Dying is usually bad PR for a ruthless despot. After all, most dictators jealously guard their public images throughout their lifetimes, making criticism in public an offense punishable by death. But once our leaders have merged with the infinite, history tends to judge them more discerningly. Thus, a tyrant's death often becomes an occasion for summary denouncement—the immediate inversion of a nation's terrified loyalty. Josef Stalin, however, is a notable exception. On March 5, 1953, after suffering a deadly stroke, Stalin relinquished control over a cult of personality so powerful that it had fooled the Russian people into thinking their despotic leader a wise and noble sovereign. Visit his gravesite behind Lenin's Mausoleum in Red Square even today and one encounters an impressive array of wreaths and bouquets replenished almost endlessly by dedicated babushkas and patriotic atavists.
Thanks to the steady declassification of incriminating documents, however, it is now common knowledge that, through forced collectivization, show trials, ethnic purges, and costly diplomatic and military ineptitude, he was responsible for millions of deaths. We also know that at the time he died, Stalin was planning a new Terror, one that would have essentially picked up where Hitler left off in totalitarianism's campaign to destroy the Jews. Yet history has been slow to confront the reality of who Stalin was and the havoc he wrought on Russia. Over the years, a number of Atlantic contributors have commented on this slow but steady process of reevaluating Stalin and coming to terms with his legacy.
In an unsigned article in 1957, the Atlantic's editors reported on Russia's efforts thus far to distance itself from Stalin's regime. The authors noted that shortly after Stalin's death a "sweeping series of domestic legal reforms" had been implemented, and that many of the labor camps in which alleged opponents of the government had been imprisoned had been dissolved. "Soviet citizens," the authors wrote, "now appear to be enjoying more freedom from fear than at any time in the past twenty years." But the Soviet people struggled with the question of how to make sense of their nation's recent troubled history. The approach many took was that of simply effacing Stalin from the record. The Atlantic's editors noted several instances of this:
At the last session of the Supreme Soviet Council ... not one speaker mentioned Stalin's name, although Stalin was the architect and executor of the Soviet industrial revolution which transformed the Soviet Union from a backward agricultural country into the world's second industrial power.
Nor was Stalin's portrait, which once dominated all Soviet iconography, displayed in the May Day parade ... Nor has any definitive work appeared endeavoring to assess Stalin's exact role. For instance, the publication of the fortieth volume of the Soviet Encyclopedia, covering the letter S, which should have contained Stalin's biography, has been postponed indefinitely though six subsequent volumes have already appeared.
Ironically, the expurgation of Stalin's name from the record might have flattered the late dictator as a familiar tactic. After all, it was his own famous maxim "No man, no problem" that accounts for government albums full of blacked-out portraits, which were all that remained on the public record of Communism's martyred victims.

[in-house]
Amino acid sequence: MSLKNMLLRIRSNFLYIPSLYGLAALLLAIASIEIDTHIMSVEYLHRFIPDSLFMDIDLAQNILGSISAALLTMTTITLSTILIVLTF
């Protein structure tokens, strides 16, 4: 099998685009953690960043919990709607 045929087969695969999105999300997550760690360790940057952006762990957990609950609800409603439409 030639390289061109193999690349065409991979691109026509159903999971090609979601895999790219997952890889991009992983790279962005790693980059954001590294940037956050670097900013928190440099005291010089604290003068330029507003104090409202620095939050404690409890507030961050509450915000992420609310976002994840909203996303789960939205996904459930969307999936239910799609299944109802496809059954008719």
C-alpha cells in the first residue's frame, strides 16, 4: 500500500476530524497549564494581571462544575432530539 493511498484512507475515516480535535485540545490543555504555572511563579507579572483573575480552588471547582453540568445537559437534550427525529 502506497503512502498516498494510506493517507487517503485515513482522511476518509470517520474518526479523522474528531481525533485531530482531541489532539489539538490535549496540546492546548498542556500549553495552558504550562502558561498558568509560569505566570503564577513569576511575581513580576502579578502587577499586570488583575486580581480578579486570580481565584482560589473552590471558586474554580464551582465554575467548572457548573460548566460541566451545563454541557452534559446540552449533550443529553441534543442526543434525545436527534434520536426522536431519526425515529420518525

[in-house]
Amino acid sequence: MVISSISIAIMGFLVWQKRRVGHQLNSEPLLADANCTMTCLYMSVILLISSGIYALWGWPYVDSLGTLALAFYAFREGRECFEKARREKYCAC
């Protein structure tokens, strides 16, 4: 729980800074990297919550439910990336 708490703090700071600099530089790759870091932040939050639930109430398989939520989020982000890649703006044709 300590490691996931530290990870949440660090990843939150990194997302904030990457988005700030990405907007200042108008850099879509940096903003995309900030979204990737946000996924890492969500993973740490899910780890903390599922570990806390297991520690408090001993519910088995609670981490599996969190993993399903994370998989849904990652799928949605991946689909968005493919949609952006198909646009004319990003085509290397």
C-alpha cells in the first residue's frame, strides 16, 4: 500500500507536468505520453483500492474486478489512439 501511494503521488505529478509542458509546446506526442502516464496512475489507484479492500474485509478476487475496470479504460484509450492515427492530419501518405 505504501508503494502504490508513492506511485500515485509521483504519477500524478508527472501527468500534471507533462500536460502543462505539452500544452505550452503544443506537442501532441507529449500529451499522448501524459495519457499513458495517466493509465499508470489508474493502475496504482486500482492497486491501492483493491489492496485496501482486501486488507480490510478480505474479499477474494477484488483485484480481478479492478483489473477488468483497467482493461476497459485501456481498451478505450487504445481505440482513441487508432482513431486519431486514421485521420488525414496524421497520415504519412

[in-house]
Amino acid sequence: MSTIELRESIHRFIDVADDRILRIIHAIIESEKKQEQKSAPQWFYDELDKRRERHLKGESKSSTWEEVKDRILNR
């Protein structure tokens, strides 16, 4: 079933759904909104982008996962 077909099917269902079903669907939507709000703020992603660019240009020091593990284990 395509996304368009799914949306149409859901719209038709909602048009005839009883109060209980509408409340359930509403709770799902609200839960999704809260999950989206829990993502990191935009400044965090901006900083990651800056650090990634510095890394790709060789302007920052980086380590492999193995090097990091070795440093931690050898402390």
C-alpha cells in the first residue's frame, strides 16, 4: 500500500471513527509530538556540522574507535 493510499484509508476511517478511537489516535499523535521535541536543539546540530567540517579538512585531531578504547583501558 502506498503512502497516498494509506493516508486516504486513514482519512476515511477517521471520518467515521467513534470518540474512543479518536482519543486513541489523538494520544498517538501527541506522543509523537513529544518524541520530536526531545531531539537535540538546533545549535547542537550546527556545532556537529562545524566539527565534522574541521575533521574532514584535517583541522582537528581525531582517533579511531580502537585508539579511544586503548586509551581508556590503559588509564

Some Russians objected to the refusal to acknowledge Stalin's existence, however, perceiving it as a rejection of their nation's history and ideals. At the May closing session of the Soviet Writers' Union 1957 meeting, for example, Mikola Bazhan, a poet and the vice premier of the Ukraine, declared,
The question of Stalin's personality has not been raised correctly. Some overzealous writers went as far as erasing Stalin's name from our works. One Moscow writer boasted in his pride that he never once mentioned Stalin's name in his works.
Bazhan dismissed those who expunged Stalin's name as "unstable individuals who panicked and were driven to the thought that there must be a reassessment of all our values and a complete about-face." Bazhan need not have worried, however; the Atlantic's editors pointed out that as of the time of their writing in 1957, "neither Stalin's policies nor his basic ideology was ever repudiated."
One person who shouldn't have had any trouble pronouncing Stalin's name was his daughter, Svetlana Alliluyeva, who in 1967 was the subject of an article by historian Arthur Schlesinger Jr. entitled "Twenty Letters to a Father." To Moscow's considerable agitation, Alliluyeva was about to publish Twenty Letters to a Friend, a memoir in which she described her experiences growing up in the eye of the Soviet hurricane. Schlesinger reviewed the controversial book, characterizing it as "a daughter's wounded judgment of a father, of an epoch, and of great hopes betrayed." He deemed the memoir an important contribution to Soviet history:
No one else saw the terrible history of Stalinism through a perspective at once so privileged and so confined; and the witness she bears, in the very narrowness and intensity of its observation, adds vastly to our understanding of the comedy and tragedy of absolute power.
The cost of such unique proximity had certainly taken its toll. Alliluyeva was loath to exonerate her father on a personal level. She noted that many others who, like herself, had had close ties to him had ended up self-destructing in one way or another. "It was as though," she says, "my father was at the center of a black circle and anyone who ventured inside vanished or perished." Her half-brother Yakov became so despairing at one point that he tried unsuccessfully to kill himself with a gun. Afterward, Alliluyeva wrote, "my father made fun of him and liked to sneer, 'Ha! he couldn't even shoot straight!'"